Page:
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Sunday, February 23, 2020
open/closeAaron Todd
Aaron Todd

Home-game hotshot Aaron Todd was an editor/writer at Casino City for nearly eight years, and is currently the Assistant Director of Athletics for Communications and Marketing at St. Lawrence University, his alma mater. While he is happy to play Texas Hold'em, he'd rather mix it up and play Omaha Hi/Lo, Razz, Deuce-to-Seven Triple Draw, and Badugi.

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My first Rush Poker tournament

When I learned Full Tilt Poker was launching Rush Poker Tournaments, I have to admit, I thought it was insane. Of course, I thought the idea of Rush Poker was insane when Full Tilt introduced the new poker format to its ring games earlier this year.

Players sitting at a Rush Poker table are instantly moved to a new table the moment they fold a hand. Players have the option to fold before the action gets to them, so depending on the hands dealt and position, a player could go through dozens of hands in a matter of minutes.

Critics of the format say it is a bastardization of poker because there is little to no opportunity for players to develop a read on the others at the table, nor can a player develop and take advantage of table image. Grinders and poker math geeks have praised the development because it allows them to dramatically increase the number of hands per hour they can play, and as a result, their theoretical profit.

I tried Rush Poker for a few minutes when it was first released, and didn't think I'd play again. I felt rushed in every hand and missed getting the opportunity to get a read on the other players at the table.

But when Full Tilt announced its "Take 2" promotion a couple of weeks ago would give players the opportunity to get a $25 bonus just for playing Rush Poker, I tried it again. I finished the nine-day promotion with a small profit (plus the $25), and while it's still not my favorite form of the game, I admit it grew on me a bit.

Rush Poker tournaments follow the same format as Rush Poker ring games, with the entire pool of tournament players being whisked from virtual table to virtual table as they exit each hand. Blinds are posted by the players who have gone the longest without posting, and as the tournament pool shrinks to less than 28 players, all tables begin playing shorthanded to increase the pace of play. For instance, when 18 players remain, instead of having two nine-handed tables, Rush Poker Tournaments have three six-handed tables.

Full Tilt ran its first Rush Poker Tournament at 1:11 p.m. ET today. The $1 No-Limit Hold'em event drew 892 players for an $892 prize pool, with the winner taking down $205.16. I learned about the tournament about five minutes before it started and decided that the price was right, so it was worth a shot.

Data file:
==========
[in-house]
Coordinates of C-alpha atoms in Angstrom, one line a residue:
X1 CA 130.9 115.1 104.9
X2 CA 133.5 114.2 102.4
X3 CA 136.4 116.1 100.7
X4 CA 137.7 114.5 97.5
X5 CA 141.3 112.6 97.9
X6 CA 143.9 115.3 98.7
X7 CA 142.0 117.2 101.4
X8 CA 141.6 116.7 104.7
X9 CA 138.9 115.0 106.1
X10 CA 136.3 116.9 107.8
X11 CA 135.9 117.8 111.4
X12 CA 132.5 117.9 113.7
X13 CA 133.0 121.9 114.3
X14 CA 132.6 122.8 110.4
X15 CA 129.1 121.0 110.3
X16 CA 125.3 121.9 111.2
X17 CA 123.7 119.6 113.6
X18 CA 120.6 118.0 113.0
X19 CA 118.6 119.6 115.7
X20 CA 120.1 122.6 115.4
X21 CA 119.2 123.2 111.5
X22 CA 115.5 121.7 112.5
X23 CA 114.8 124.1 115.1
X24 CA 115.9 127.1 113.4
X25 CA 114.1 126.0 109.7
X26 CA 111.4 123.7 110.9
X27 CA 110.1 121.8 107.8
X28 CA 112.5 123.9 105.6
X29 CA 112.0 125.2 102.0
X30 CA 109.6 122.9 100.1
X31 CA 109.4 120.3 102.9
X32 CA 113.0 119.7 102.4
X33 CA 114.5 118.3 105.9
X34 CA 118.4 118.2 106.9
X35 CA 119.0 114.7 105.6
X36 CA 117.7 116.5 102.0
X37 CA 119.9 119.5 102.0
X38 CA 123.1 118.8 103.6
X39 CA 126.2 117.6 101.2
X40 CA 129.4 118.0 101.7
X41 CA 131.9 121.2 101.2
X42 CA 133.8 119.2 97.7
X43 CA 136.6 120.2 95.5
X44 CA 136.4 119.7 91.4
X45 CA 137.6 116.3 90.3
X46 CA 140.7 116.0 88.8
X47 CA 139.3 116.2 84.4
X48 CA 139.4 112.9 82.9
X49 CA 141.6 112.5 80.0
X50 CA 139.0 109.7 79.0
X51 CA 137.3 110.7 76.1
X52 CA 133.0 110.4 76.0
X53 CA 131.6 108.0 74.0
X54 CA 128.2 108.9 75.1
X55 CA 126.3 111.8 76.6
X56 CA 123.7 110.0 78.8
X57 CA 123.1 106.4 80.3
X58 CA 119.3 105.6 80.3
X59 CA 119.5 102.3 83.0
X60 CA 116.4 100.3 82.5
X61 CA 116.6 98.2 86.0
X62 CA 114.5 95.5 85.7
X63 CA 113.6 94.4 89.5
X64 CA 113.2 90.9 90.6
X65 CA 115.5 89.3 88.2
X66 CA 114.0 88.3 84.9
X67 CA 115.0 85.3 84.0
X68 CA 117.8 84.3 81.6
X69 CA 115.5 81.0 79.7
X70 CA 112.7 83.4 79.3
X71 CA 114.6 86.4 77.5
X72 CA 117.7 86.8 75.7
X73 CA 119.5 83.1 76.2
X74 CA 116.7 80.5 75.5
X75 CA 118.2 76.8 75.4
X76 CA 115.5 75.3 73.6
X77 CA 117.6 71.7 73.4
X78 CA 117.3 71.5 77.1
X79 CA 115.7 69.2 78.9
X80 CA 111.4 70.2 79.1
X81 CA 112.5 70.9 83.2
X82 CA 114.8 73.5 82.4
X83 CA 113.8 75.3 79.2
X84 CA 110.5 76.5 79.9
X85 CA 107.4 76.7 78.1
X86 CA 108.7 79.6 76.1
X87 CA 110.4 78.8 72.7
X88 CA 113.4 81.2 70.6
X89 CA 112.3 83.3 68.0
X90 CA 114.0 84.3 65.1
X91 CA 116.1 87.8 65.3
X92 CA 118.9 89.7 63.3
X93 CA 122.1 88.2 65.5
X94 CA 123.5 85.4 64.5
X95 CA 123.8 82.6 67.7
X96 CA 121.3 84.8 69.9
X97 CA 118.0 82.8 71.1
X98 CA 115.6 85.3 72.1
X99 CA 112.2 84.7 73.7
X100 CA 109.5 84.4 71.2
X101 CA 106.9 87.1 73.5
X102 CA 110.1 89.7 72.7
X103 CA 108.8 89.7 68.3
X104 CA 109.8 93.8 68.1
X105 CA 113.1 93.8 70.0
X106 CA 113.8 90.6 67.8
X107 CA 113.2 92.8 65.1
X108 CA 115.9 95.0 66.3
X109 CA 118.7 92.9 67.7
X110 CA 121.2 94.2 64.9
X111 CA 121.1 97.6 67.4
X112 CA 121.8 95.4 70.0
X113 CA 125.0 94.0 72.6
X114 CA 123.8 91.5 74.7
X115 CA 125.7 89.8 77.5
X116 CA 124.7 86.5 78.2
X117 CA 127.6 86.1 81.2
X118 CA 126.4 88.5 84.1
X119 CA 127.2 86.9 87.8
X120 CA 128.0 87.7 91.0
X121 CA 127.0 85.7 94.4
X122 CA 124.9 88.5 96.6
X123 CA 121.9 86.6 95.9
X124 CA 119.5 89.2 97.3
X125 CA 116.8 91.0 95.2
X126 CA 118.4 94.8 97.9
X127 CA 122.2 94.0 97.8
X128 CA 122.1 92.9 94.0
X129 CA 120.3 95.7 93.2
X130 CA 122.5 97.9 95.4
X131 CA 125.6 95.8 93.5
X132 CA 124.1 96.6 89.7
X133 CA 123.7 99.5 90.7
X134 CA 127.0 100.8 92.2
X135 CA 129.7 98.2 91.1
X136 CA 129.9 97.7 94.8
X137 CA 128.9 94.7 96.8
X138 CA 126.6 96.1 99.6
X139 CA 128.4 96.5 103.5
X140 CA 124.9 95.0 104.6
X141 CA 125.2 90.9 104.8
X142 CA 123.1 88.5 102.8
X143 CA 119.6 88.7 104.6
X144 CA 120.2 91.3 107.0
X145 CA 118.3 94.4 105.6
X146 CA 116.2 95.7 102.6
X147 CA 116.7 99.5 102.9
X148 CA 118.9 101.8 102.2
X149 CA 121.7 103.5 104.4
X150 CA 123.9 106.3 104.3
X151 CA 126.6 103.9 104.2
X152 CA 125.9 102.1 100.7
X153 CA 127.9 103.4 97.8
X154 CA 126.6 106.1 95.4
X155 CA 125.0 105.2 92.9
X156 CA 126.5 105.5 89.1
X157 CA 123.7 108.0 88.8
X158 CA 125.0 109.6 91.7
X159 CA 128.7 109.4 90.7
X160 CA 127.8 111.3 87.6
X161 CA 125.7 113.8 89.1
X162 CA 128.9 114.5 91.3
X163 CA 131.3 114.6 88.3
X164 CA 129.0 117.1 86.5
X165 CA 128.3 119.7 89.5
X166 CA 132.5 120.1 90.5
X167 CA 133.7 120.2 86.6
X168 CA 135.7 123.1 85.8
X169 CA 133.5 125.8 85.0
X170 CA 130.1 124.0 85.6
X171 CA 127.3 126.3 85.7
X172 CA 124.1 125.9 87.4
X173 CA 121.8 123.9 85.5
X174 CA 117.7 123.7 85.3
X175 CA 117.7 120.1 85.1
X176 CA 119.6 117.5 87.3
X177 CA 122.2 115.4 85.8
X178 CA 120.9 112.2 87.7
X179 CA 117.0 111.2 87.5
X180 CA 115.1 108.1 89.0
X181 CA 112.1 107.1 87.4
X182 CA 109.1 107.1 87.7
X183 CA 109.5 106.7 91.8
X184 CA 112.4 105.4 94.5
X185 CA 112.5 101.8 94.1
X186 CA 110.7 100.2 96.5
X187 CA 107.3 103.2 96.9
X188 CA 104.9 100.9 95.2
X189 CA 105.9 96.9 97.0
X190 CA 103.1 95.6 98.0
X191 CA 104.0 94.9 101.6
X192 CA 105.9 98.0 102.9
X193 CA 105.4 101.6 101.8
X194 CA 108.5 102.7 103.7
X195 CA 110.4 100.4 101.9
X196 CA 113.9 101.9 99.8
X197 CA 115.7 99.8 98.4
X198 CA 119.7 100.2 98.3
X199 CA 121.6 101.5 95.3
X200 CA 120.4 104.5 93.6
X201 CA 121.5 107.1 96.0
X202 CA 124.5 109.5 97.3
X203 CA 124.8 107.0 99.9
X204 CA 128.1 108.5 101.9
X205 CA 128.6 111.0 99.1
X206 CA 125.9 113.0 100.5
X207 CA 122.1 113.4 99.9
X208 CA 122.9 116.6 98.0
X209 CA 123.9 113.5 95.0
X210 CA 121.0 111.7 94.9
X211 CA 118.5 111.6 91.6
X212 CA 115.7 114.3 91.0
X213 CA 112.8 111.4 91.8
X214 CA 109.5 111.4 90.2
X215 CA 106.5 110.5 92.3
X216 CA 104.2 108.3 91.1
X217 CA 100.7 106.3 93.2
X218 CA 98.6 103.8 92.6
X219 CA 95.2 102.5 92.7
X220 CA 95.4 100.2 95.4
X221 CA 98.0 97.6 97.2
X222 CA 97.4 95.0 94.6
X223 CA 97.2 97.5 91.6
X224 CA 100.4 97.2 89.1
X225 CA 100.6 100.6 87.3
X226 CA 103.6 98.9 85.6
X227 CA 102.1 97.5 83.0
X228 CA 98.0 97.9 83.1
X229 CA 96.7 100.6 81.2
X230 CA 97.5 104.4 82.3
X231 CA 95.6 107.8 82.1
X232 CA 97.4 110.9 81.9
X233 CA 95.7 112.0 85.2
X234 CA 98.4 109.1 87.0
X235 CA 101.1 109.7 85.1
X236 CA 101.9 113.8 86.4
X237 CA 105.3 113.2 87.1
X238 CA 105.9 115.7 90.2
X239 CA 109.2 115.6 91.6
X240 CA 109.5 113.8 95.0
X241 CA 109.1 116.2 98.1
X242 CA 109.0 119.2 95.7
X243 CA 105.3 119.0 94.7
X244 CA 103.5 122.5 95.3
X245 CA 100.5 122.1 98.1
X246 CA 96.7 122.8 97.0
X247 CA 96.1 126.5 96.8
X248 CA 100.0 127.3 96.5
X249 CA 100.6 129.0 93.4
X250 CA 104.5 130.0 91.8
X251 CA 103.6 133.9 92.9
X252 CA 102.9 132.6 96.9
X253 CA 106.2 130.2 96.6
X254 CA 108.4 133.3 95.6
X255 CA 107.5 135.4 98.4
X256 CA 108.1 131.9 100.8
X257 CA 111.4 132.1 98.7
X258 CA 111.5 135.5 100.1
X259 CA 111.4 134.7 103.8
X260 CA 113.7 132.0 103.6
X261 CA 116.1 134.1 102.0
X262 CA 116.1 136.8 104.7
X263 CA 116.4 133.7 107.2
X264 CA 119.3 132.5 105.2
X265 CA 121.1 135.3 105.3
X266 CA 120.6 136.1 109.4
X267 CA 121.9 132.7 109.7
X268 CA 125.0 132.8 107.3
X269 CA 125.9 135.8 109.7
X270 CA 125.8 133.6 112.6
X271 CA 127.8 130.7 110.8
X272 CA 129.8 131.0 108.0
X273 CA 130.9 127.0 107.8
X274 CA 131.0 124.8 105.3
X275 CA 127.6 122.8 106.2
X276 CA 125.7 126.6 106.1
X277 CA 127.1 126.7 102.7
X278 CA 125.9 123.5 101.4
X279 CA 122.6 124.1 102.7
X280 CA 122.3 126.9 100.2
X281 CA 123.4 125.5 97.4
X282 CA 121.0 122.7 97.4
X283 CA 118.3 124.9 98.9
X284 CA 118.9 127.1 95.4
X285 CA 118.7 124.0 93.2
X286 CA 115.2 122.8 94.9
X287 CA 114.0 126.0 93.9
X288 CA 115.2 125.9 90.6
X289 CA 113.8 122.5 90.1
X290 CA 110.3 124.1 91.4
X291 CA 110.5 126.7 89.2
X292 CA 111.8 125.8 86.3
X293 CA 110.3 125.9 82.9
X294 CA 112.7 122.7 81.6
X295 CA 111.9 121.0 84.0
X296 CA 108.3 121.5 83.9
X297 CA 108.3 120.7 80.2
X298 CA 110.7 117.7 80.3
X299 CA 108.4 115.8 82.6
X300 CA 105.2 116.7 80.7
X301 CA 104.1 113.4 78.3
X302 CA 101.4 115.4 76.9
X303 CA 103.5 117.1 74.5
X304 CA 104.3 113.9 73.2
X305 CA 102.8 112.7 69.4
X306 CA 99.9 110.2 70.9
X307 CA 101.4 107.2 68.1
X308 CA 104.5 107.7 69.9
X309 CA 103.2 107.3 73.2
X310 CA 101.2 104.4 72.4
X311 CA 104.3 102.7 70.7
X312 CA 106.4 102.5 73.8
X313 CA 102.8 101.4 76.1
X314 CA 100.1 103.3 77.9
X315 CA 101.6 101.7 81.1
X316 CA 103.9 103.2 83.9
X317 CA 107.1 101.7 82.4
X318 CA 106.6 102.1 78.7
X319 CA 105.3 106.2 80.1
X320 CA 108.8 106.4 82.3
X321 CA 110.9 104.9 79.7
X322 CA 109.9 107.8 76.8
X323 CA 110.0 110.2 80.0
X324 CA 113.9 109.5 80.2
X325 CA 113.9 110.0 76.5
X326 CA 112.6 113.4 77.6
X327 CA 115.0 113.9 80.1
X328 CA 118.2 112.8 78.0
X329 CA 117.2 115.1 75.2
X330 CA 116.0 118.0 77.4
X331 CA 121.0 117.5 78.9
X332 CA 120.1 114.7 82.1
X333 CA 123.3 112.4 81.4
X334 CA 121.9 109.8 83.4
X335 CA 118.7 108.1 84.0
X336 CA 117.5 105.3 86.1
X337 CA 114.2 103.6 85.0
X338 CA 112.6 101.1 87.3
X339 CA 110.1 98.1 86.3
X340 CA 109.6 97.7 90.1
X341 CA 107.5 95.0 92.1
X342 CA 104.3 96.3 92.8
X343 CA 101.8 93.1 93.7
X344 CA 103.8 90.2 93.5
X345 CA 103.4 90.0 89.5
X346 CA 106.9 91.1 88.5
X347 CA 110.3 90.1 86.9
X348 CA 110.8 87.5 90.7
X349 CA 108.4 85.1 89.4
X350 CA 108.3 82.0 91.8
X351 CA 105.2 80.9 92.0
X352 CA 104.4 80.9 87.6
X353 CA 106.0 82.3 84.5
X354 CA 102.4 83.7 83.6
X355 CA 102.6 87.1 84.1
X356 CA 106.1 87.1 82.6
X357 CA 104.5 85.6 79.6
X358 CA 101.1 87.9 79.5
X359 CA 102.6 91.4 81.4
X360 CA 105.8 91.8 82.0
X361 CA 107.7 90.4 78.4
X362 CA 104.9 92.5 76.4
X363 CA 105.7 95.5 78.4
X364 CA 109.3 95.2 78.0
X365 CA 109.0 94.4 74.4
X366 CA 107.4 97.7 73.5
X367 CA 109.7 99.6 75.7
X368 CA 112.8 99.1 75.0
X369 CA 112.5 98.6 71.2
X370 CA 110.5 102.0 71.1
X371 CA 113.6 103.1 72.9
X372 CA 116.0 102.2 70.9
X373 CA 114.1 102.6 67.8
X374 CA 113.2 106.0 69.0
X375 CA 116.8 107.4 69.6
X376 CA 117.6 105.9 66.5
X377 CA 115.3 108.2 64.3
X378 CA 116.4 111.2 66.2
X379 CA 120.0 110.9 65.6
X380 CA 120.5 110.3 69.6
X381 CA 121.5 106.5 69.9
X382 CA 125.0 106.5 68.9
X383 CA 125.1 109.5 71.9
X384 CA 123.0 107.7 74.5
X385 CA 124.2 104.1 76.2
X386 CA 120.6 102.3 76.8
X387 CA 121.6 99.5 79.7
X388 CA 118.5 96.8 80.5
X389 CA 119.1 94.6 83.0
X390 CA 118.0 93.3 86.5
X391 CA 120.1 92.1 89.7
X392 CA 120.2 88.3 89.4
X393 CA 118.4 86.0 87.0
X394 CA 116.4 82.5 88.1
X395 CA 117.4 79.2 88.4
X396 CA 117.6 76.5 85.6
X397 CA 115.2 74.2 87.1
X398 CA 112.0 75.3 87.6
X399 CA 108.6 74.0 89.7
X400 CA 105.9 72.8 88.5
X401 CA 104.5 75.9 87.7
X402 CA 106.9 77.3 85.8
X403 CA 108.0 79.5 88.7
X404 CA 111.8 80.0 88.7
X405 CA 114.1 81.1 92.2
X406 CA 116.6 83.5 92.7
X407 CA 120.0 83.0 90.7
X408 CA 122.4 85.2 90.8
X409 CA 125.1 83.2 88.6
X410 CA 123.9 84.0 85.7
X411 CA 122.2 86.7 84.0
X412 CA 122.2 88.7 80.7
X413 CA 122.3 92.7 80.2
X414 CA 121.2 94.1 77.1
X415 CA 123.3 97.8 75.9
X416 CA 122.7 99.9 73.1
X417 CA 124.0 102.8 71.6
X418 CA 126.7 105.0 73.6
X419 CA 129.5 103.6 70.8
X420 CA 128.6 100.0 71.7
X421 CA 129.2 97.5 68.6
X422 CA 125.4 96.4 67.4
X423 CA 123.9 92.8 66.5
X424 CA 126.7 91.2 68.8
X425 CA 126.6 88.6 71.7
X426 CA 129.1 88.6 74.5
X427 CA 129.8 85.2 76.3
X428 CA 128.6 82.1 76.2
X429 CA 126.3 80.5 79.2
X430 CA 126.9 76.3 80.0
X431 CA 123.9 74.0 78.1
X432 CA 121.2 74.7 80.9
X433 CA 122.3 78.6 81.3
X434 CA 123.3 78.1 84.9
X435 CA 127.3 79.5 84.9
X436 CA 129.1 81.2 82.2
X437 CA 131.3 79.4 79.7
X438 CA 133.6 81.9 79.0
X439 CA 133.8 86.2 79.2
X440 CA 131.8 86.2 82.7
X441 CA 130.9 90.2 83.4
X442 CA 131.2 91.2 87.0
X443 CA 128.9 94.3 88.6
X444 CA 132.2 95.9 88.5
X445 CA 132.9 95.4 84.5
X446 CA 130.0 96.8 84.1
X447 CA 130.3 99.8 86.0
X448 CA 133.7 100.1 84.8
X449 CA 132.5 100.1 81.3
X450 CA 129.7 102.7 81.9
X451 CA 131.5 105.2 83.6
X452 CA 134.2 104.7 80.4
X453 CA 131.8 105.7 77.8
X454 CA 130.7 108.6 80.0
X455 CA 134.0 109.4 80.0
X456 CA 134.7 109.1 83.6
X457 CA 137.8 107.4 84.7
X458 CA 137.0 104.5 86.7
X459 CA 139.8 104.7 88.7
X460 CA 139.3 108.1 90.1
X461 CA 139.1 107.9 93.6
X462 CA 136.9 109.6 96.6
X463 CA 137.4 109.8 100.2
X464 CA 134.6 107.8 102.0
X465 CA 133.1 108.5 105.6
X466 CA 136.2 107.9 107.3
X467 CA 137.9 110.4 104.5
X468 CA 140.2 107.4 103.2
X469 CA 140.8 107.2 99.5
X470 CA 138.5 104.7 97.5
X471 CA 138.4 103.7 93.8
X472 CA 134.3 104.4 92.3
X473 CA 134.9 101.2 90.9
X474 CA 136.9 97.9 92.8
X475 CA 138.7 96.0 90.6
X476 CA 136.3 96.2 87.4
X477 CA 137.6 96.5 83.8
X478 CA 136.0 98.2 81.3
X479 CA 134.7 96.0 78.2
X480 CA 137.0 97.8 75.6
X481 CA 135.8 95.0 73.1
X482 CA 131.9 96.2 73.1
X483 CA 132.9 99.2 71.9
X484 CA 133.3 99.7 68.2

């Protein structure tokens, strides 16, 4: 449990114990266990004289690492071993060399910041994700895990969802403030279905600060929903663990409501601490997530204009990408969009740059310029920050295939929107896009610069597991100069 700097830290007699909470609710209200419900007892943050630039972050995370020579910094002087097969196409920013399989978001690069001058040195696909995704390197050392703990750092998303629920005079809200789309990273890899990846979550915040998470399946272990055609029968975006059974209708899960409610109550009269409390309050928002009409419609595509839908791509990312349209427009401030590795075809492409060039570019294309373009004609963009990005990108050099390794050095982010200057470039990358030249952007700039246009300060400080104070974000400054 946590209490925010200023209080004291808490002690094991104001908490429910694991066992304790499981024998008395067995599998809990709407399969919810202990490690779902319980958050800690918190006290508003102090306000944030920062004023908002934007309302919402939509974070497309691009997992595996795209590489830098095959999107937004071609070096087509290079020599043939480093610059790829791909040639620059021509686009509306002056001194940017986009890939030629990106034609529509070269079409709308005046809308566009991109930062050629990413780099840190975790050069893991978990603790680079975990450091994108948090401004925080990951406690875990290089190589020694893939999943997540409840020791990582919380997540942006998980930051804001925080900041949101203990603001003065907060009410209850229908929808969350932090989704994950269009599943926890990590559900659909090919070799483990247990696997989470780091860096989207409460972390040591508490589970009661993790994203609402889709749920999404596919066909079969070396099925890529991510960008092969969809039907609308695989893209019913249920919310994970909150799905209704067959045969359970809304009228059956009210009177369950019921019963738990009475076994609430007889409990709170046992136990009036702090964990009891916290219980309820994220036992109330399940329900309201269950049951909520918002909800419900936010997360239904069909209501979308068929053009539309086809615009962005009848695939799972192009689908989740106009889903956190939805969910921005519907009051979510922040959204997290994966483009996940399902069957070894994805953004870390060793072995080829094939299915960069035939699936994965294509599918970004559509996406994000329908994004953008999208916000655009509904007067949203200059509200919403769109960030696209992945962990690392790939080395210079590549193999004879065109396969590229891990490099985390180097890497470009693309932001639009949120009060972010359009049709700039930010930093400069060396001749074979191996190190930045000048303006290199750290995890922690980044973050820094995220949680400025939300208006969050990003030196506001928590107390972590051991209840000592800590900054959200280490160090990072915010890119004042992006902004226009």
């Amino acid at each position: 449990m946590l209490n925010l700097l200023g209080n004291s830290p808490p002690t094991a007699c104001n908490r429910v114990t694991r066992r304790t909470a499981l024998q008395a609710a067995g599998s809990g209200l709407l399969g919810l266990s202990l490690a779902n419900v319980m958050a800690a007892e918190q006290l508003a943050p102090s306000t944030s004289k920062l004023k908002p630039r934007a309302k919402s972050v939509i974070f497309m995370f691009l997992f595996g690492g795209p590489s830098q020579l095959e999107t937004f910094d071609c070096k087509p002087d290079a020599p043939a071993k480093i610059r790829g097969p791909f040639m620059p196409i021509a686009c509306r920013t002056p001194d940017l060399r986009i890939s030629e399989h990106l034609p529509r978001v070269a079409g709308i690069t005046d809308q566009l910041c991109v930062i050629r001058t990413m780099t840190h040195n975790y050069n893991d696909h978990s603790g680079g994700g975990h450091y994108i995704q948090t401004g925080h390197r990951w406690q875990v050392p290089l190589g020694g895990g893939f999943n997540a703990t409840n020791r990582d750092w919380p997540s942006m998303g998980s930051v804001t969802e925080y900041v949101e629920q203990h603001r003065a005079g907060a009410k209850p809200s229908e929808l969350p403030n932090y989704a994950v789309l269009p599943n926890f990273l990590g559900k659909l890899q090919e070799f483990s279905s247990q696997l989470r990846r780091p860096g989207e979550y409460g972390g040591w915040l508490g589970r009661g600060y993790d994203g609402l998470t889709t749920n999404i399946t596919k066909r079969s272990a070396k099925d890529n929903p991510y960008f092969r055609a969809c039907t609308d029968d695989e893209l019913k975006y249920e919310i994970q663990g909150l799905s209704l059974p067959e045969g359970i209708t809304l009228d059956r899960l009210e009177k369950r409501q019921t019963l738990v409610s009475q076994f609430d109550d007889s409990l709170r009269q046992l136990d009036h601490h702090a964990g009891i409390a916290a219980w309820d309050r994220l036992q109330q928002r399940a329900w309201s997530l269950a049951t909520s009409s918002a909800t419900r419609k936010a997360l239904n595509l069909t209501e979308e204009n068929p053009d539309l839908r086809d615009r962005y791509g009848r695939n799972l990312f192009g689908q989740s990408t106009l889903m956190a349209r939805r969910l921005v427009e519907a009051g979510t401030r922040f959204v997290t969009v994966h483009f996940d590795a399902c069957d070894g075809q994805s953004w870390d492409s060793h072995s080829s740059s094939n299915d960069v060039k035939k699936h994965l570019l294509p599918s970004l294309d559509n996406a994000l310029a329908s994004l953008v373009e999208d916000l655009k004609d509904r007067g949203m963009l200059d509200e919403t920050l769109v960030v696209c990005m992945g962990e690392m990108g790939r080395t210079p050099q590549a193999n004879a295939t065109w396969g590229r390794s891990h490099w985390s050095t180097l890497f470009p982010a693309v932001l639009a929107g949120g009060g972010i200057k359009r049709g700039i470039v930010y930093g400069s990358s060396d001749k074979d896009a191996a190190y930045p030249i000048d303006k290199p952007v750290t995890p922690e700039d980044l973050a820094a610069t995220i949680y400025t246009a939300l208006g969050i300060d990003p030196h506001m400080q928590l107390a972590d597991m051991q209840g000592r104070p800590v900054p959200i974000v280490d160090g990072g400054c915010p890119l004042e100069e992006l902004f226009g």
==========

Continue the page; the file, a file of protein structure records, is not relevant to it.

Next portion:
I was surprised to see how short each blind level was. The first 10 levels were scheduled to last just three minutes, with the next 15 lasting for four minutes. Levels 26-37 were five minutes, while levels 38-47 -- which were never reached -- would have lasted six minutes.

While the levels were incredibly short, I still played 10 hands in the first level, which would be just about average in a tournament with 10-minute levels, and certainly more than I would see in any turbo tournament. I lost all my chips on my 19th hand (let it be noted that I correctly pushed as a 2-1 favorite on the turn and was called by a flush draw that hit), just six minutes into the tournament to finish in 637th place.

It took an hour and 34 minutes to get down to a final table, at which point the tournament stopped playing the Rush Poker format. At the final table, players' positions were fixed until the winner was determined. The winner was crowned in just two hours and six minutes, and that includes two five-minute breaks. jbone74 won the first Rush Poker Tournament when his A-10 held up against Mr Greenstein's A-7 and metropolis16515's A-9 after jbone74 called the other two players' all-in bets preflop.

While I thought the idea was crazy at first, Rush Poker tournaments are a valuable addition to the tournament landscape. Personally, I prefer the Rush format more in tournaments than I do in a ring game. It's a better value than a turbo tournament because it runs quickly and gives players a chance to see quite a few hands during each level. I'd love to see the time at each level increase just one or two minutes, but all-in-all, Rush Poker tournaments are a great way to take a shot at a big bankroll boost in a multi-table tournament that won't take all day to play.

Now if I could only fade a flush draw on the river.

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